Archive for October, 2012
October 31, 2012
At the Cleveland Clinic Medical Innovation Summit, there was a discussion about big data in health care which moved to the issue of patient engagement and the need for not only transparency of data but also providing tools to manage and interpret data. Two panelists had important inputs – 23&Me and Dr. Harris, CIO of the Cleveland Clinic. What is needed includes PHRs, like MyChart, but also interpretation of results, such as offered by 23&Me. The tools must provide actionable results.
IBM Watson was also featured with a new initiative with Cleveland Clinic to “send Watson to Medical School” using medical students and others to improve paths for medical decisions. This exciting prospect is an experiment in human-computer interaction and machine learning. See this video for more details:
Finally, the top ten innovations announced at the conference including everything from handheld imaging to bariatric surgery.Share this:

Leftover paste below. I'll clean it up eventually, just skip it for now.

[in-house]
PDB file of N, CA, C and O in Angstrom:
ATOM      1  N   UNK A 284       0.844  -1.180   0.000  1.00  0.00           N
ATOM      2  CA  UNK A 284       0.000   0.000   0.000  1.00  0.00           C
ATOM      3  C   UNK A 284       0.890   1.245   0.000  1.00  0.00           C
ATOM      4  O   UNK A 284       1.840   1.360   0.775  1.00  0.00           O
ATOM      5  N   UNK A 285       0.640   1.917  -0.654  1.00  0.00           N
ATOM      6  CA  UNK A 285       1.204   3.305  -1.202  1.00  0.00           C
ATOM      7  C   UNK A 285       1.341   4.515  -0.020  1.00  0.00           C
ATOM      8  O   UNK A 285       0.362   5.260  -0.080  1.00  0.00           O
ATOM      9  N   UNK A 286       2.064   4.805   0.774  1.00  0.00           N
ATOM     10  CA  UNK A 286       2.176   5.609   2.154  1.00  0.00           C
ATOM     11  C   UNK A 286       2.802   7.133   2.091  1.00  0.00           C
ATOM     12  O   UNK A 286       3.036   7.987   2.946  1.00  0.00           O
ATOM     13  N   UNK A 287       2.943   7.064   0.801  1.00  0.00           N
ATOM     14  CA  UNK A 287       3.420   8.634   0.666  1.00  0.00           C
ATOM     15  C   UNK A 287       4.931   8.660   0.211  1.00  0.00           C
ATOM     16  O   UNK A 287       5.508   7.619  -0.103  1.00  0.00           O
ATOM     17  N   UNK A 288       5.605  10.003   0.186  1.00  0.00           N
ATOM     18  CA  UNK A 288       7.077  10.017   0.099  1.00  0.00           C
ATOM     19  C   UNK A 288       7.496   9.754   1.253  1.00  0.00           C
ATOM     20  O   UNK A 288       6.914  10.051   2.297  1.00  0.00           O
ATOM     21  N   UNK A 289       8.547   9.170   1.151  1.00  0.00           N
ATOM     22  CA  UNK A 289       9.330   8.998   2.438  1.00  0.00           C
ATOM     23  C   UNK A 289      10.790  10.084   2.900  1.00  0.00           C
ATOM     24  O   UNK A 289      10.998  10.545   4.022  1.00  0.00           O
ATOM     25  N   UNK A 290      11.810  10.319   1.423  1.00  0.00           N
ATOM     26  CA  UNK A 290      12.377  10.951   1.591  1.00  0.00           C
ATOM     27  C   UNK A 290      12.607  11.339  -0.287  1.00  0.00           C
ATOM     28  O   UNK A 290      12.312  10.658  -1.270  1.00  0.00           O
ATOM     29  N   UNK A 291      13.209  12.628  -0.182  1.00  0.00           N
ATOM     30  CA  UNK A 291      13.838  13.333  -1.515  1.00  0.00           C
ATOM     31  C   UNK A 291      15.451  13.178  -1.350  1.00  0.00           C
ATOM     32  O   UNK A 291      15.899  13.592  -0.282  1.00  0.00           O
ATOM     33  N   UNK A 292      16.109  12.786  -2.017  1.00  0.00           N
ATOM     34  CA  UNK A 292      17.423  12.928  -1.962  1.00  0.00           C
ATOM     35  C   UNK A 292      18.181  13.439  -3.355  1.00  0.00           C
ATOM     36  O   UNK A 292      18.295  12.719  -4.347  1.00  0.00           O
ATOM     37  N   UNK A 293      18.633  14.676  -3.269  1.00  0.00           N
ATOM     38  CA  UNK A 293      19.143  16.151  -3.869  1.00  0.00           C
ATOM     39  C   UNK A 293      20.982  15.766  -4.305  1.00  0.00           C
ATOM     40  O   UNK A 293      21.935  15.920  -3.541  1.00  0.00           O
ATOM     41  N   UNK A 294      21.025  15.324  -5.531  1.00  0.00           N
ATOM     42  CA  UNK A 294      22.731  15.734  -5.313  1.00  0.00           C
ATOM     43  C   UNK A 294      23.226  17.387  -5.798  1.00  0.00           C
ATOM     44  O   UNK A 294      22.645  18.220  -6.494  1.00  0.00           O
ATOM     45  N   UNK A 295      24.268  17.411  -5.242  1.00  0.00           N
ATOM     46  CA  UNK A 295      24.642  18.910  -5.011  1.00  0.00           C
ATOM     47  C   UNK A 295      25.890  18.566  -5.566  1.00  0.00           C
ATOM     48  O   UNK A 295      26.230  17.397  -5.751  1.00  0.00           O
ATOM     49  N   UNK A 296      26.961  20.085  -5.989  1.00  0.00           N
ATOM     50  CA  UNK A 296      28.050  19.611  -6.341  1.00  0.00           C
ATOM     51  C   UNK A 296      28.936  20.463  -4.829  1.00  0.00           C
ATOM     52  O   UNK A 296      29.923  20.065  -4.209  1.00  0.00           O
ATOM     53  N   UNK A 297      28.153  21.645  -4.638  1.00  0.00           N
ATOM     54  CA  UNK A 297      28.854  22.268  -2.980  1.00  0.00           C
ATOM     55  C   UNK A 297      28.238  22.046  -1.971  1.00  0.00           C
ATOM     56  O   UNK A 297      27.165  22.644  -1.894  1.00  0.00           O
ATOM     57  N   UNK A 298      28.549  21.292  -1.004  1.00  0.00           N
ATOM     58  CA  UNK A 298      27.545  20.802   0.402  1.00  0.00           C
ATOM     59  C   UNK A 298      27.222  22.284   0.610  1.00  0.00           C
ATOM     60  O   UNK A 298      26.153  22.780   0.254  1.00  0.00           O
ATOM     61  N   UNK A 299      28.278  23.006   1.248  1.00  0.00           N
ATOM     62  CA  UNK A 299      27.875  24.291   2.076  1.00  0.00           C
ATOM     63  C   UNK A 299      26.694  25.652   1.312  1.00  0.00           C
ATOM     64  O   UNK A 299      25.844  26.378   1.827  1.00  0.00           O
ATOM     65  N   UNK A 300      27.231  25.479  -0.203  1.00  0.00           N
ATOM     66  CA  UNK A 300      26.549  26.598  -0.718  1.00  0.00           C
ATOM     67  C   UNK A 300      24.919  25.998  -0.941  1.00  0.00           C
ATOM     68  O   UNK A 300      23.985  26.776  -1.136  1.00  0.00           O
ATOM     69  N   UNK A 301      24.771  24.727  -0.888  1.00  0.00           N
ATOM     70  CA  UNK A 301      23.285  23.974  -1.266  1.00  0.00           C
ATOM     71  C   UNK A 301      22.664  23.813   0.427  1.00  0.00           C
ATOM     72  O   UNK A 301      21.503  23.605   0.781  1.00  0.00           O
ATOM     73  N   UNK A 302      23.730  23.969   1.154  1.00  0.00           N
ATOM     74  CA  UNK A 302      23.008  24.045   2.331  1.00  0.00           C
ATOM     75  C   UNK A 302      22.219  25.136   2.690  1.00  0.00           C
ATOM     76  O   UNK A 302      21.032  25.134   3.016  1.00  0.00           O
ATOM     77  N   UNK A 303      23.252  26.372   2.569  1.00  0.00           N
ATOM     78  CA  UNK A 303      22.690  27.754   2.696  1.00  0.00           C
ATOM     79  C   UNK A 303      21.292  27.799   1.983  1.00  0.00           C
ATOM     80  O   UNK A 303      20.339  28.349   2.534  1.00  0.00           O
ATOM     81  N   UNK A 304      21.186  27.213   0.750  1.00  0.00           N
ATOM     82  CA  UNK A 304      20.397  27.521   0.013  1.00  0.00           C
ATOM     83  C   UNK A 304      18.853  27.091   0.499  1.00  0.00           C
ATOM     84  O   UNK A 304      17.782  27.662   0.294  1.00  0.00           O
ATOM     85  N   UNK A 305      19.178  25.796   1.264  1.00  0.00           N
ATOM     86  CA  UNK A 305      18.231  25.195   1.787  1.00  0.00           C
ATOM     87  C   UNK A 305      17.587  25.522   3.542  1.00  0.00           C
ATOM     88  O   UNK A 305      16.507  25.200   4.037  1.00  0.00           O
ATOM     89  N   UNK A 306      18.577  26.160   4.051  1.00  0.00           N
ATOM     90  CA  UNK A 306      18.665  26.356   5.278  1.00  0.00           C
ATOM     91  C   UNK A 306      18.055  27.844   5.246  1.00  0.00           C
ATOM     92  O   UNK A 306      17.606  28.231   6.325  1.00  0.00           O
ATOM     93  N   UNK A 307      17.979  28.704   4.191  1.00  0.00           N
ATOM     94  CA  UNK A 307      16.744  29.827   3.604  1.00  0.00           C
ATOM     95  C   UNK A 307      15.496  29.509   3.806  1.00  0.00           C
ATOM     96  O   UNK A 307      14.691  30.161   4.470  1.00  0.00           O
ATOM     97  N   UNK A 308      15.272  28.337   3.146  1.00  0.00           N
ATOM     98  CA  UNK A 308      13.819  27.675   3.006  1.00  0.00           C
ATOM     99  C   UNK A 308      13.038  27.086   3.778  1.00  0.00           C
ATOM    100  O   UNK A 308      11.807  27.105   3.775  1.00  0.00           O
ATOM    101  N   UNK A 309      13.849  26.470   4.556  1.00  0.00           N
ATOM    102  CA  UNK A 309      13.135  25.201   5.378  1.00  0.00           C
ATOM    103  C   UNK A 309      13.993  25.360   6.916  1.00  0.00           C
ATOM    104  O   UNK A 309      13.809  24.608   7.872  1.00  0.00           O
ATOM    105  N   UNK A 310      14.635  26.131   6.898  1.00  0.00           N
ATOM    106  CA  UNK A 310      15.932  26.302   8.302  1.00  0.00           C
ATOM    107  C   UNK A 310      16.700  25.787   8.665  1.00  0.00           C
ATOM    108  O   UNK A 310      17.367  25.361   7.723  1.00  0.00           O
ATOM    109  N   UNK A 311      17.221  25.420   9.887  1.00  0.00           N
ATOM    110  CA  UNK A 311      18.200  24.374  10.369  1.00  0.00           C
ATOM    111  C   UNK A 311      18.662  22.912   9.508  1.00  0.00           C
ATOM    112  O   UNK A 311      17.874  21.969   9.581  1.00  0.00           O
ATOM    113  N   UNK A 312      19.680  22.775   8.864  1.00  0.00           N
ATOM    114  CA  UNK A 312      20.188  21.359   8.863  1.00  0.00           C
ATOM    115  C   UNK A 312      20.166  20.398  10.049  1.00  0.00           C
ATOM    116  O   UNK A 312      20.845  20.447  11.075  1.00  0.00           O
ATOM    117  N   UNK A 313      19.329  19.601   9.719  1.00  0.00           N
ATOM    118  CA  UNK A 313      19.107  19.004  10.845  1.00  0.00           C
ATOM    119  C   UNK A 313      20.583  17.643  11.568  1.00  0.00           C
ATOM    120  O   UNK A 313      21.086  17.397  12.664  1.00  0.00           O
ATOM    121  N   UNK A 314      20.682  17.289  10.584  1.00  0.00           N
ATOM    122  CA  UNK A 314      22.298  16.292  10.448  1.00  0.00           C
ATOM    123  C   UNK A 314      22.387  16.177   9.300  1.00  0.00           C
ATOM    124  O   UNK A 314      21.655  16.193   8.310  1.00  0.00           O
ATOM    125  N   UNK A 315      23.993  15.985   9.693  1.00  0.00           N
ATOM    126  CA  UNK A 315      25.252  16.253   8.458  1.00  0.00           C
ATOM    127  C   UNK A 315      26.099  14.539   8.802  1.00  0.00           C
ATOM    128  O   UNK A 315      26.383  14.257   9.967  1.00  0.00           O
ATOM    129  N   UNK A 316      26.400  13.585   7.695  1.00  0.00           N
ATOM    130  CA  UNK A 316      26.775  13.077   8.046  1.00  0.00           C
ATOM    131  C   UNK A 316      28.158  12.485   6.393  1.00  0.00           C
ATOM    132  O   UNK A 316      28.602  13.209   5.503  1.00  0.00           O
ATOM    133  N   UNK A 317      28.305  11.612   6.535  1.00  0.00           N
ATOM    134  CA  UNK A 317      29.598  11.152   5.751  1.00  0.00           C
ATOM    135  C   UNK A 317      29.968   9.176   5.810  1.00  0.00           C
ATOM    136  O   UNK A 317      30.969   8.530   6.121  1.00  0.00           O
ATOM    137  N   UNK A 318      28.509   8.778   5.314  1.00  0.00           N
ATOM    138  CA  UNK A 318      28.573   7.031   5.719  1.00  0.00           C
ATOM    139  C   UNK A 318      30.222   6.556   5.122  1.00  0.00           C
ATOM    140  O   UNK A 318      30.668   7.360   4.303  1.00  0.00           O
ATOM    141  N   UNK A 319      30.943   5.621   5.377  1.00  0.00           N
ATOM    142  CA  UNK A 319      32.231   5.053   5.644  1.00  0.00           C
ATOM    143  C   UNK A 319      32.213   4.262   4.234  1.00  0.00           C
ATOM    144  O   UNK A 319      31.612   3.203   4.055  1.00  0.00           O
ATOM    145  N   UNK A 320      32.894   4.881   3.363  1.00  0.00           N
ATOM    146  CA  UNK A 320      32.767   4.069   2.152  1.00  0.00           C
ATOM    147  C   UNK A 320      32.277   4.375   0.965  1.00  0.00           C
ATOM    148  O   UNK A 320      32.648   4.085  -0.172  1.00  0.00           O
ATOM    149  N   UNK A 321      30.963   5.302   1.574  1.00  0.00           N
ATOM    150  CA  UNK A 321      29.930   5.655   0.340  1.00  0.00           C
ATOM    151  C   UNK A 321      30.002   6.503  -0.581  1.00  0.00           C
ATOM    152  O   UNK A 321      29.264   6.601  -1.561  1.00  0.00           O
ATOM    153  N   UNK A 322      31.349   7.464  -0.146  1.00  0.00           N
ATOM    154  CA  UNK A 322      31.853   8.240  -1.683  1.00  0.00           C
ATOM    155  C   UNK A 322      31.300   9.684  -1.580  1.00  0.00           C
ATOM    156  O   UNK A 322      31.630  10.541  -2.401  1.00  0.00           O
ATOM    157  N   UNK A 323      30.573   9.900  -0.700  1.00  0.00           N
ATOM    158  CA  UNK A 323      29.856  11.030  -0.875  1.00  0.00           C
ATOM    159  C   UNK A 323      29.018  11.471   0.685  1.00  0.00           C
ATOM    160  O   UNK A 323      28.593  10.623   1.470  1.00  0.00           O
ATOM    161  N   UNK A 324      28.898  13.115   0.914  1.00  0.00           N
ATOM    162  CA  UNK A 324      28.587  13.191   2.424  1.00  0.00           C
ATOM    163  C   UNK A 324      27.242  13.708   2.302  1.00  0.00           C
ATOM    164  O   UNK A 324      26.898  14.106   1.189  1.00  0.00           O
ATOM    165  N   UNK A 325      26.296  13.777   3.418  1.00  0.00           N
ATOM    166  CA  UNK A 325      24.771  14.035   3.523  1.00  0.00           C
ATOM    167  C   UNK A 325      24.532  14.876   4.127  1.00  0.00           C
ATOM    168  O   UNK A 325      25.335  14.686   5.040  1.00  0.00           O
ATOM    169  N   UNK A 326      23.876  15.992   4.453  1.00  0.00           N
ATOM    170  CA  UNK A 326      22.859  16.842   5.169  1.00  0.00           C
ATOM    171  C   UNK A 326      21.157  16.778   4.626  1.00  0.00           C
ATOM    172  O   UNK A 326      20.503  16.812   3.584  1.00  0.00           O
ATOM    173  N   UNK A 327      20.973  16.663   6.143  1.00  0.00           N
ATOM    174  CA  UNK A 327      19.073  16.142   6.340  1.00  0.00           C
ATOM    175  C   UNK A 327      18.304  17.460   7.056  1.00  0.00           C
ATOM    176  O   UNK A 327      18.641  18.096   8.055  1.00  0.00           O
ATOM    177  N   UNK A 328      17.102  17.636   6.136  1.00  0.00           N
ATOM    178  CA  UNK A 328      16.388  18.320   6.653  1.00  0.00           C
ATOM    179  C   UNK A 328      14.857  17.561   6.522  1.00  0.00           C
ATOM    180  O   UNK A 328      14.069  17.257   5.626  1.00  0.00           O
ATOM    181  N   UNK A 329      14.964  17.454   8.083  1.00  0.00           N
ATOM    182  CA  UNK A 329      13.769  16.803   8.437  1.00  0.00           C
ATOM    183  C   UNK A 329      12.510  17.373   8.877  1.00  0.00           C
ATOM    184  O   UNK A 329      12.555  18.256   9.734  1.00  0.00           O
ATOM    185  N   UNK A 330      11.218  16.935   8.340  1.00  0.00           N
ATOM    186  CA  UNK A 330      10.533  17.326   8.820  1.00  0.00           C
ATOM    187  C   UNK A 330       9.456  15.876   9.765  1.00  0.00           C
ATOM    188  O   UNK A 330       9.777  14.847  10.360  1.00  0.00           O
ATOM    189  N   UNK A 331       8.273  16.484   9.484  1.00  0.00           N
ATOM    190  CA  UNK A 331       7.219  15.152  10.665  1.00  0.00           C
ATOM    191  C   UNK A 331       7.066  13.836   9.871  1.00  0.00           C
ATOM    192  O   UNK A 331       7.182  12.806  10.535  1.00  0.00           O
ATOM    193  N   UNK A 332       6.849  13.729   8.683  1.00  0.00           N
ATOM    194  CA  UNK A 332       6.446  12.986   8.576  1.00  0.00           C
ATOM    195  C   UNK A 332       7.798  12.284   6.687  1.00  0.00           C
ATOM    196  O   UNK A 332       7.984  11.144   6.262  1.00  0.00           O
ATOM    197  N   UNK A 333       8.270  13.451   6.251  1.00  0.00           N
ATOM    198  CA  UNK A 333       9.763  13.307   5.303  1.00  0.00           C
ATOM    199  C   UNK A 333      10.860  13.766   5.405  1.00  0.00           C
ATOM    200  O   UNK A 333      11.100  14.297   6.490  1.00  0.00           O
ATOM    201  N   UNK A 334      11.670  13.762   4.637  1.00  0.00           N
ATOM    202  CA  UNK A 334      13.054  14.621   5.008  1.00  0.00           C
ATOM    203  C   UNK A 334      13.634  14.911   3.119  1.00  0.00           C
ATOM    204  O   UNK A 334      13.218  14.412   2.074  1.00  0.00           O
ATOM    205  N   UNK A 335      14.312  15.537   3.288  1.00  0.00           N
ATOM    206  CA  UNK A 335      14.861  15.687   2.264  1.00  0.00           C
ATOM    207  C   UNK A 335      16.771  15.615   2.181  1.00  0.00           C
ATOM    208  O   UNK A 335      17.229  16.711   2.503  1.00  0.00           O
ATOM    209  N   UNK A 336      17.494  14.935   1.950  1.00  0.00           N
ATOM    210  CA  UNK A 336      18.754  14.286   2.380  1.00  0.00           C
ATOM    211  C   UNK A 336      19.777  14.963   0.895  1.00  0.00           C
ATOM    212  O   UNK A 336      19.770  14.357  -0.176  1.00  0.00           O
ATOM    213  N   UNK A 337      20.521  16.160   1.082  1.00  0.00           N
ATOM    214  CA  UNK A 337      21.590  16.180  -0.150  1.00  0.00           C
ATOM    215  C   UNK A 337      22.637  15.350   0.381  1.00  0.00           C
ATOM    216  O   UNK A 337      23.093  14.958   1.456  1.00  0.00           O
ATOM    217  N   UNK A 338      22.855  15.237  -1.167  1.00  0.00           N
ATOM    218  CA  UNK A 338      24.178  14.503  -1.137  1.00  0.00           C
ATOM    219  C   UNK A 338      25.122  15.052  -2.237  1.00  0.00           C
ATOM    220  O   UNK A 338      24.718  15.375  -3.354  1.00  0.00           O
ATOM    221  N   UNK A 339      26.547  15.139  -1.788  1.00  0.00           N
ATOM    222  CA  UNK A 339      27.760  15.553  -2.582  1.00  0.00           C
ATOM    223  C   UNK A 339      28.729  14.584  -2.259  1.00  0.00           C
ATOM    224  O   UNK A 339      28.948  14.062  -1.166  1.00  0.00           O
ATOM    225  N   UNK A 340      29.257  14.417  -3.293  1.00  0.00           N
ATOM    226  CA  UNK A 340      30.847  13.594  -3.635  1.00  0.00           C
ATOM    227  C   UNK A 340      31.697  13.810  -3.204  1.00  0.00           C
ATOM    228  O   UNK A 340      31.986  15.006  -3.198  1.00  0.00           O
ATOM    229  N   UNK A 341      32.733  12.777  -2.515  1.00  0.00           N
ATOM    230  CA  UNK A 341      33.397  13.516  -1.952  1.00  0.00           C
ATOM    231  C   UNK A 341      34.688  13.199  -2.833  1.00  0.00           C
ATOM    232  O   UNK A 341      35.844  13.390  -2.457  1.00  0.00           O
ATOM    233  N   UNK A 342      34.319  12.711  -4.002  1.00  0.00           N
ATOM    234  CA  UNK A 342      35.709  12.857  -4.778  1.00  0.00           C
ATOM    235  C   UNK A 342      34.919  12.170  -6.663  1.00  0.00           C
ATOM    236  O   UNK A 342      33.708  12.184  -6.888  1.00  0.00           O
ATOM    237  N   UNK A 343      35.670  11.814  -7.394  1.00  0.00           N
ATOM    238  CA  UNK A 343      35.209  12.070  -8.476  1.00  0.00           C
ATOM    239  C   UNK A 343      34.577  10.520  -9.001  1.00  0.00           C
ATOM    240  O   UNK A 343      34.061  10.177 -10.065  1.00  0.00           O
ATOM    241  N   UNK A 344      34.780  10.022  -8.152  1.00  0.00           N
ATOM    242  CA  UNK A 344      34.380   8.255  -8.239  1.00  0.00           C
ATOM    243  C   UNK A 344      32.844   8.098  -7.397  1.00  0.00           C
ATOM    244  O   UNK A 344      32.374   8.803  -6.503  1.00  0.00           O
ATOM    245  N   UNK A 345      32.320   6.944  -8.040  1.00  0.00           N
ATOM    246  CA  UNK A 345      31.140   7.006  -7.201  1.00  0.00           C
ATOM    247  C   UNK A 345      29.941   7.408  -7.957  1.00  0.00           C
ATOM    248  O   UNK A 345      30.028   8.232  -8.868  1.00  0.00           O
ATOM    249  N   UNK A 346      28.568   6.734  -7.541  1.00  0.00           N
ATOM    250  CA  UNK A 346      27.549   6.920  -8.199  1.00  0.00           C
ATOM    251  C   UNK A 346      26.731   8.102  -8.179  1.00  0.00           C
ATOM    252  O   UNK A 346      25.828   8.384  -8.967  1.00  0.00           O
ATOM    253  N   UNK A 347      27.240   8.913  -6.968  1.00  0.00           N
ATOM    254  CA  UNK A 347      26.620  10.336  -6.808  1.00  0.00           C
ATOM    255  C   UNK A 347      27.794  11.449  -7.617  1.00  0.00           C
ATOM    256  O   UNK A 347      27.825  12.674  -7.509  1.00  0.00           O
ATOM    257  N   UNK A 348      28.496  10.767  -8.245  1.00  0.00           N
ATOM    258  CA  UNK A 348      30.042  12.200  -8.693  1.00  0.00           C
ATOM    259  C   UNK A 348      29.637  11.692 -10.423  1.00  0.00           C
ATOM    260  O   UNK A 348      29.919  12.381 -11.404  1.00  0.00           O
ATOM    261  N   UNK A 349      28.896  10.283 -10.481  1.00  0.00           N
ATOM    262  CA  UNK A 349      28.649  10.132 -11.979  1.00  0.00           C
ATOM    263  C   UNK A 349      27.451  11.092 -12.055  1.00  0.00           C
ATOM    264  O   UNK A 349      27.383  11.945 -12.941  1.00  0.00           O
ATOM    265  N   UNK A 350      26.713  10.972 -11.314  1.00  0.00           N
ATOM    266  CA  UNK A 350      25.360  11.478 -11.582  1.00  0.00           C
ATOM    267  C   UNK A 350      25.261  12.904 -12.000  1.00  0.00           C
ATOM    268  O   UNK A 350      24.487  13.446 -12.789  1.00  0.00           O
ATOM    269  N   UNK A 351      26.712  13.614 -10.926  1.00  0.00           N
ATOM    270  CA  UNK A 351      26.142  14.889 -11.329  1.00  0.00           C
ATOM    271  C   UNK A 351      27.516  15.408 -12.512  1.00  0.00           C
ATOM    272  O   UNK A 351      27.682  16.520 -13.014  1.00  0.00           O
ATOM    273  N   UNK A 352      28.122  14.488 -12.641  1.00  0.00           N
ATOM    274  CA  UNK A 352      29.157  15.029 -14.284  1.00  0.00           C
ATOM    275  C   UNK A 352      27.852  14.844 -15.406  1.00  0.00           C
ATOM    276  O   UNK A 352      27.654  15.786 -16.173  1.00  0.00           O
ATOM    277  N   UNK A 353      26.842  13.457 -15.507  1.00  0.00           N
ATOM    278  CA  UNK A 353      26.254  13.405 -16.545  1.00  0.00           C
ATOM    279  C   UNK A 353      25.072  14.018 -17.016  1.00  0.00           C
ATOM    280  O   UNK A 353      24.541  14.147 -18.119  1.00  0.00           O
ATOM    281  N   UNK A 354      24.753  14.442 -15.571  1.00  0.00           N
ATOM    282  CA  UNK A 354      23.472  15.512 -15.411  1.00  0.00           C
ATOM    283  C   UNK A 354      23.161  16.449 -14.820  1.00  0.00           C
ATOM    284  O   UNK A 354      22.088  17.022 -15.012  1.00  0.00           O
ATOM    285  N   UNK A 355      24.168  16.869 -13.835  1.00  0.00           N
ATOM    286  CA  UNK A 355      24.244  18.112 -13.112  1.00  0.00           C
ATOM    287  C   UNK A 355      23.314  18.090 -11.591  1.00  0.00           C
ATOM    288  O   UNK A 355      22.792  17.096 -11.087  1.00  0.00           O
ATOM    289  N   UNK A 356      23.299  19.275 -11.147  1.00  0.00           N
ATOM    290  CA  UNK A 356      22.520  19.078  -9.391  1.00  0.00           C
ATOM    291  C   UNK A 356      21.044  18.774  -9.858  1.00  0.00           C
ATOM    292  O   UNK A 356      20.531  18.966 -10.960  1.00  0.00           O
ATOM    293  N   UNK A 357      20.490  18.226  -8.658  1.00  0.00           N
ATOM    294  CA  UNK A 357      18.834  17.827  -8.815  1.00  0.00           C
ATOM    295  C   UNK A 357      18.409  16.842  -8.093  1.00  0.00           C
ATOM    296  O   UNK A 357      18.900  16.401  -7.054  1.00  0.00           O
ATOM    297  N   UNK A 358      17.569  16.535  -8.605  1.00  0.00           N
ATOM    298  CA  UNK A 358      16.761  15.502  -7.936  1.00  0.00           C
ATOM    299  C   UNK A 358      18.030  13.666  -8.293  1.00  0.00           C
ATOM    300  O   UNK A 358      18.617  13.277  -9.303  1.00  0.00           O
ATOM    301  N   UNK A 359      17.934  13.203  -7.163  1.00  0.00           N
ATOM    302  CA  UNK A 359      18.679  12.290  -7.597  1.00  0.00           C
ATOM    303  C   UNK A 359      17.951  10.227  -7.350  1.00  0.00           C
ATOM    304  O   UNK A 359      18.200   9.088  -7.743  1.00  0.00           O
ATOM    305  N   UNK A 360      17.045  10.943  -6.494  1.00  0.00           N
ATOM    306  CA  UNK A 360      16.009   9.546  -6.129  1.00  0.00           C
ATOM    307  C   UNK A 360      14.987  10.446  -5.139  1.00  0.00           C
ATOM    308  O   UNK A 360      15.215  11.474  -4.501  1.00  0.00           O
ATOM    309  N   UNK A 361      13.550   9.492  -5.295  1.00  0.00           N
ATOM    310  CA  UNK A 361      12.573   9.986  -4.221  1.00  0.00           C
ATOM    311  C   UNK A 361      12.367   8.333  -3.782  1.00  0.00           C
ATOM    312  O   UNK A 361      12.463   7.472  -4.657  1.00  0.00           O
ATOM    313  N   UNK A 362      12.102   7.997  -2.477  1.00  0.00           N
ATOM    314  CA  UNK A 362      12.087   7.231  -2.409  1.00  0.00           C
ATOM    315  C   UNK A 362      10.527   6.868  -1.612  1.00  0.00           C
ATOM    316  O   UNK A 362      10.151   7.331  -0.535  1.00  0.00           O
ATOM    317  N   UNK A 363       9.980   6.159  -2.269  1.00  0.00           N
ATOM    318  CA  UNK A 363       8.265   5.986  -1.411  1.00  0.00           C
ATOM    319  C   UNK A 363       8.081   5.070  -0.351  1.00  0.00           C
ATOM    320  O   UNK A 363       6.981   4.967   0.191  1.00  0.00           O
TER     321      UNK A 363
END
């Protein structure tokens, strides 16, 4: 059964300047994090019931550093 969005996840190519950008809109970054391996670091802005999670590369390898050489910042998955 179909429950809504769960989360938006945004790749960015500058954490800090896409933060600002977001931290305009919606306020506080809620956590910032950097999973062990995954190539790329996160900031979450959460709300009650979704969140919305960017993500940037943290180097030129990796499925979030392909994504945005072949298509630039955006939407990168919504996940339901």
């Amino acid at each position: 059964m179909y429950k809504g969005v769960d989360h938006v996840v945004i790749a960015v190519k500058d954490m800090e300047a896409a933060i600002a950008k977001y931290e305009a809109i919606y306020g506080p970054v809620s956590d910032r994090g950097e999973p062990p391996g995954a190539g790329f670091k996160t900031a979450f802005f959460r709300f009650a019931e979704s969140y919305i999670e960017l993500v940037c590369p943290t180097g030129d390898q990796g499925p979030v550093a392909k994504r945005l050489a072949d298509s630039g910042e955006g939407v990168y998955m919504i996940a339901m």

October 26, 2012
This is a new textbook editted by Mehran Mehregany for the Wireless Health course at Case Western Reserve University in Cleveland (the course is actually conducted in San Diego). I wrote Chapter 12, Computing and Information, which outlines changes in information technology in the past 10 years and how these are enabling pervasive computing in health care. The release date is February 2013 so stay tuned. Check out the table of contents which includes a broad range of topics from gaming and social networks to medical device design and electronic instrumentation.Share this:
October 24, 2012
Two recent items emphasize this them. First is an interview with James Merlino, MD, Chief Experience Officer at Cleveland Clinic and e-Patient Dave at TEDMED.
The interview asks pointed questions about Improving Doctor-Patient Communication from the provider and patient perspective. ePatient Dave gives Cleveland Clinic a big endorsement. See Dave’s blog post about the video.
Second is a post by Dr. Cosgrove, CEO of Cleveland Clinic on One Question that Changed our Organization or How Cleveland Clinic went from doctor-centered to patient-centered. It is a description of a water-shed moment. “Yes we do teach empathy. We’ve made it part of our culture.”Share this: